The European Union said Friday it was concerned about the impact on competition of German airline Lufthansa’s plan to take over routes operated by failed rival Air Berlin. “We have quite deep competition concerns because there is a risk that on some routes Lufthansa becomes de facto a monopoly,” EU competition commissioner Margrethe Vestager said at a news conference.
The warning comes a week after Lufthansa offered concessions to encourage the European Commission to green-light its planned purchase of parts of Air Berlin. The Frankfurt-based airline group hopes to pay 210 million euros ($250 million) for 81 aircraft from Air Berlin’s 140-strong fleet, plus takeoff and landing slots, as well as Austrian subsidiary Niki.
But Vestager said she now wanted input from customers and competitors in the European aviation market to dispel any anti-trust doubts concerning the purchase. Vestager previously said that, given its dominant position in domestic air travel, Lufthansa might have to give up certain routes in exchange for approval.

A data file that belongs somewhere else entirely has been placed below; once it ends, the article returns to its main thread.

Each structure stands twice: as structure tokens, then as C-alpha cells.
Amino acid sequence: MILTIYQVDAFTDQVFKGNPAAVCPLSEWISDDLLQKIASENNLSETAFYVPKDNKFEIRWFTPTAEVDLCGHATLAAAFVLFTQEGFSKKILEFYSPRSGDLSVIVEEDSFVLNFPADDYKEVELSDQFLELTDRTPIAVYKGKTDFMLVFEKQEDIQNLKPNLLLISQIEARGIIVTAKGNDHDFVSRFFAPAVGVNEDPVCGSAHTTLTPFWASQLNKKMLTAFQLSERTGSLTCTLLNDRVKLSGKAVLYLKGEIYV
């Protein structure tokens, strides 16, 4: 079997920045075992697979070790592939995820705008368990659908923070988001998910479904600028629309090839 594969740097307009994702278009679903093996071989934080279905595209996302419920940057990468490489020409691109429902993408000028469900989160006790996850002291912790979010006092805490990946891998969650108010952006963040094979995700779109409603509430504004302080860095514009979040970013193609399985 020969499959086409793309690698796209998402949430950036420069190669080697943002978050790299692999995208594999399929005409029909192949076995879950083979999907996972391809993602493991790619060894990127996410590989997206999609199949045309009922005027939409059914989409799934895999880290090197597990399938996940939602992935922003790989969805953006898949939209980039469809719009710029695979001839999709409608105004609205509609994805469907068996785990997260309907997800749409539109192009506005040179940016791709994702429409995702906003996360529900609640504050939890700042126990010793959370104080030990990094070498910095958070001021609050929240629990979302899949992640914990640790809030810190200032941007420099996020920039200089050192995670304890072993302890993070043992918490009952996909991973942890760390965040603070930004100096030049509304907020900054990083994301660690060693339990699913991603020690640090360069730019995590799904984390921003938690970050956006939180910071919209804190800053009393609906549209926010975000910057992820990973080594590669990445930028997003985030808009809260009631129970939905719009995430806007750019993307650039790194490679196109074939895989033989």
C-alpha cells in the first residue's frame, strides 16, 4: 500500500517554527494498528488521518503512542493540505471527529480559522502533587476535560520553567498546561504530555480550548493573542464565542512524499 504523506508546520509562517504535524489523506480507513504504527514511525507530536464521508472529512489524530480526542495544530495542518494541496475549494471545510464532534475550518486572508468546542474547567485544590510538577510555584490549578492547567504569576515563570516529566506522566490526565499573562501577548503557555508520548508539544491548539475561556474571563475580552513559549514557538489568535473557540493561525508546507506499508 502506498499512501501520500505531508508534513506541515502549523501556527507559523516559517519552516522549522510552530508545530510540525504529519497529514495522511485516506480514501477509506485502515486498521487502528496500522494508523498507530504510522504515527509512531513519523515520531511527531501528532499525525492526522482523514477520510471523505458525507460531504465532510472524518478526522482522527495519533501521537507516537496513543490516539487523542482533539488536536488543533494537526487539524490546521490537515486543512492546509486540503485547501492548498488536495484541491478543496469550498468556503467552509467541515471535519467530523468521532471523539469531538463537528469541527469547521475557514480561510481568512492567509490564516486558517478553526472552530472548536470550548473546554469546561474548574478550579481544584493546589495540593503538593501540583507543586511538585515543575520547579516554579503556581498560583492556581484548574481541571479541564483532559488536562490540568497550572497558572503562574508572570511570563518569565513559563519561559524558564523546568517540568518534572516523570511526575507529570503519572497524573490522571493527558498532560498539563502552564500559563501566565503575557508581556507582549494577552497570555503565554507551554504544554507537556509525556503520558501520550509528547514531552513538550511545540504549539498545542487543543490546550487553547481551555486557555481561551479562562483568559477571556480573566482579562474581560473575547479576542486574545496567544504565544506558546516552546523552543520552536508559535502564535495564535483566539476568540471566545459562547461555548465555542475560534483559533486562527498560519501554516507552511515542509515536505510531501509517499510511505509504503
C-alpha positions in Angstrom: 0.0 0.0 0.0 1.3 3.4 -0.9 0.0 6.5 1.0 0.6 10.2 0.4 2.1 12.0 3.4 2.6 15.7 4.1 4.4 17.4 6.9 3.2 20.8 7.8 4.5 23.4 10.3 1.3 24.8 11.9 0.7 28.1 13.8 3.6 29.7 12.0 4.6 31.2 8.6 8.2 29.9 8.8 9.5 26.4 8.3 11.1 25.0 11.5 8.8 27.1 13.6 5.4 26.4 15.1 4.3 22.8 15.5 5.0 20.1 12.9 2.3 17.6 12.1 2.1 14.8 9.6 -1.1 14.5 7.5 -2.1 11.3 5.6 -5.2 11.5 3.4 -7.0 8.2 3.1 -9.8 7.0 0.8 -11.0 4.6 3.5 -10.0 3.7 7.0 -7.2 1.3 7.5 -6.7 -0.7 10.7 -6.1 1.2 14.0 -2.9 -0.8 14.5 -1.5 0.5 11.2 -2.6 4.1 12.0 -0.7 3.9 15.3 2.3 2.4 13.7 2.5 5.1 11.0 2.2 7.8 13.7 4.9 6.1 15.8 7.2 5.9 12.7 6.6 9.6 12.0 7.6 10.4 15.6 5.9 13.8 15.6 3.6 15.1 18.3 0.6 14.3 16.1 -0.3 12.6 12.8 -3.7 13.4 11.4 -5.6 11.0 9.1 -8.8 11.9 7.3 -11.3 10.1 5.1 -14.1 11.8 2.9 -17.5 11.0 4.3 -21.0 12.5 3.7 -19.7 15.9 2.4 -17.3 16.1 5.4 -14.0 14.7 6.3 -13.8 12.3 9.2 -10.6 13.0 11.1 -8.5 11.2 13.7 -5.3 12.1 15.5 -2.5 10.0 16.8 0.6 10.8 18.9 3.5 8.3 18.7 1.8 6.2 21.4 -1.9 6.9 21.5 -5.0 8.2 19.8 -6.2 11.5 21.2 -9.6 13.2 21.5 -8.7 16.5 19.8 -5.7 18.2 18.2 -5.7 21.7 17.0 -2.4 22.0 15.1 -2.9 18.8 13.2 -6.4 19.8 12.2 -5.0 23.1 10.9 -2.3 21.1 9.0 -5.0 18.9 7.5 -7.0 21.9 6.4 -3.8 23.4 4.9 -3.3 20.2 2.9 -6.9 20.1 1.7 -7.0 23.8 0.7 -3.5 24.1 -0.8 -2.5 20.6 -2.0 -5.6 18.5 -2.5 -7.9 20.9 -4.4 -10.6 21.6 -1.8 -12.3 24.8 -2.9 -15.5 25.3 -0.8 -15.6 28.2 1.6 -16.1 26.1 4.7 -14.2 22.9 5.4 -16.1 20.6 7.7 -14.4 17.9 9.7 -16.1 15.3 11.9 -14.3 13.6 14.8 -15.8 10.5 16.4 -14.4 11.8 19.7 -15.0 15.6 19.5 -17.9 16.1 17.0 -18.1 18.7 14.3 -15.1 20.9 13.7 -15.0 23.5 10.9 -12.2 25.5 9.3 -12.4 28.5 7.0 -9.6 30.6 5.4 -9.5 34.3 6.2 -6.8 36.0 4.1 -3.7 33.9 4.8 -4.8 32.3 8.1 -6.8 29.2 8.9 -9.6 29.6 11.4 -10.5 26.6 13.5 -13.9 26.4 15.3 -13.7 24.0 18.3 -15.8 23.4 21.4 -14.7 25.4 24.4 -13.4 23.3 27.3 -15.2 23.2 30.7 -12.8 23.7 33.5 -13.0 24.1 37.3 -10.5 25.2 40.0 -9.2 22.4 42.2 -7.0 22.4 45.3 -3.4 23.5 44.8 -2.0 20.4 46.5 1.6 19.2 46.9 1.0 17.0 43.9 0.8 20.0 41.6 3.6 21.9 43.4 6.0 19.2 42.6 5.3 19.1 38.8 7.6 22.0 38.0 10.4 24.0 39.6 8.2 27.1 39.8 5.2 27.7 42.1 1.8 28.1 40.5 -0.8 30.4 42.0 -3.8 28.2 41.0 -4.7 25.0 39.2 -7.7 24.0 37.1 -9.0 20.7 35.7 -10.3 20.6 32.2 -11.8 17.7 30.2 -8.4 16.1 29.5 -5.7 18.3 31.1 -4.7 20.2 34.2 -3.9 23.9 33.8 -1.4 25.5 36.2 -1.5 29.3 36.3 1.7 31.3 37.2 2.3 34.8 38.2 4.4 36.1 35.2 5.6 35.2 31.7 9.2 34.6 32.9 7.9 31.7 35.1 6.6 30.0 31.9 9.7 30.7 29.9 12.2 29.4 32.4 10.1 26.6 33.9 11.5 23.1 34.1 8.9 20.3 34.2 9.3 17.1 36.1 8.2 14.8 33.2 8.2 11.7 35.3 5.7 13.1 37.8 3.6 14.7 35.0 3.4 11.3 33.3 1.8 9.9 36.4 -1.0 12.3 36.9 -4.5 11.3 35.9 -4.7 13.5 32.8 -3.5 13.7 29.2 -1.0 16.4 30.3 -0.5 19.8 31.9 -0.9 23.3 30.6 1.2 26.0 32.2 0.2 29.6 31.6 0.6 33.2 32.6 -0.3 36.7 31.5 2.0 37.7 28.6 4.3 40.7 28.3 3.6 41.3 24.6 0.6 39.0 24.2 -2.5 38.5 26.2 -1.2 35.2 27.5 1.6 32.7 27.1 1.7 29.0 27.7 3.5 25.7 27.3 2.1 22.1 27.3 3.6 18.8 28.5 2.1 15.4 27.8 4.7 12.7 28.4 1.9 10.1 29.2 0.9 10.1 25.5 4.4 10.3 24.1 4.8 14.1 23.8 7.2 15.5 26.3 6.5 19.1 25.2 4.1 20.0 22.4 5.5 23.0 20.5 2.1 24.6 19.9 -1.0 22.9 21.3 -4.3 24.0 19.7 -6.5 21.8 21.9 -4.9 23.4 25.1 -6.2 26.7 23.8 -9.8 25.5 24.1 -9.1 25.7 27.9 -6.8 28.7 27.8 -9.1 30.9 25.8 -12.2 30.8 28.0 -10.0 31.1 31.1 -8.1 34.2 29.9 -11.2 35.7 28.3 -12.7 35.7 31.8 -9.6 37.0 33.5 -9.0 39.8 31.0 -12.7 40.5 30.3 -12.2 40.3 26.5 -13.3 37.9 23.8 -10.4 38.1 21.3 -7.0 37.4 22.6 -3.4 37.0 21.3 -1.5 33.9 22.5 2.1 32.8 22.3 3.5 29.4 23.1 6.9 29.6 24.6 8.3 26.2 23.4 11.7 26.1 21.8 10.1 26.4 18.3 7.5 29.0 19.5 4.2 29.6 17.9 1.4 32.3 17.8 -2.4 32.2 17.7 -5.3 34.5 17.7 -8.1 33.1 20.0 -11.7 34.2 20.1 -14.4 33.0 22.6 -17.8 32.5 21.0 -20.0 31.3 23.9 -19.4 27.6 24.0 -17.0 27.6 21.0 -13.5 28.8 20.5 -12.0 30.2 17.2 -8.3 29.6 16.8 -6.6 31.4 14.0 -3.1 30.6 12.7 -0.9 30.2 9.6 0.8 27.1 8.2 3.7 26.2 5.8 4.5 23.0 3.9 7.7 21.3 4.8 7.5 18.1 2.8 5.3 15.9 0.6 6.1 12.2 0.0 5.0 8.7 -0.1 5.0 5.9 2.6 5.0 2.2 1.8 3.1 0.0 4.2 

Lufthansa chief executive Carsten Spohr responded by saying that he would be “ready” to meet her demands. Air Berlin triggered bankruptcy proceedings in August after losing a cash lifeline from its biggest shareholder Etihad Airways. Its aircraft were kept aloft by a 150-million-euro emergency loan from the German government while it negotiated the sale of its assets.
Since the October deal the EU has allowed Lufthansa to operate some of Air Berlin’s planes to make sure there was no short-term negative impact on travelers. Vestager made clear she is now focusing on the longer term impact on customers.
In “the long term it is important for the passengers in Germany and in Austria to have choice and also have businesses competing in order to keep prices down because the risk of any monopoly of course is that prices go up,” she said.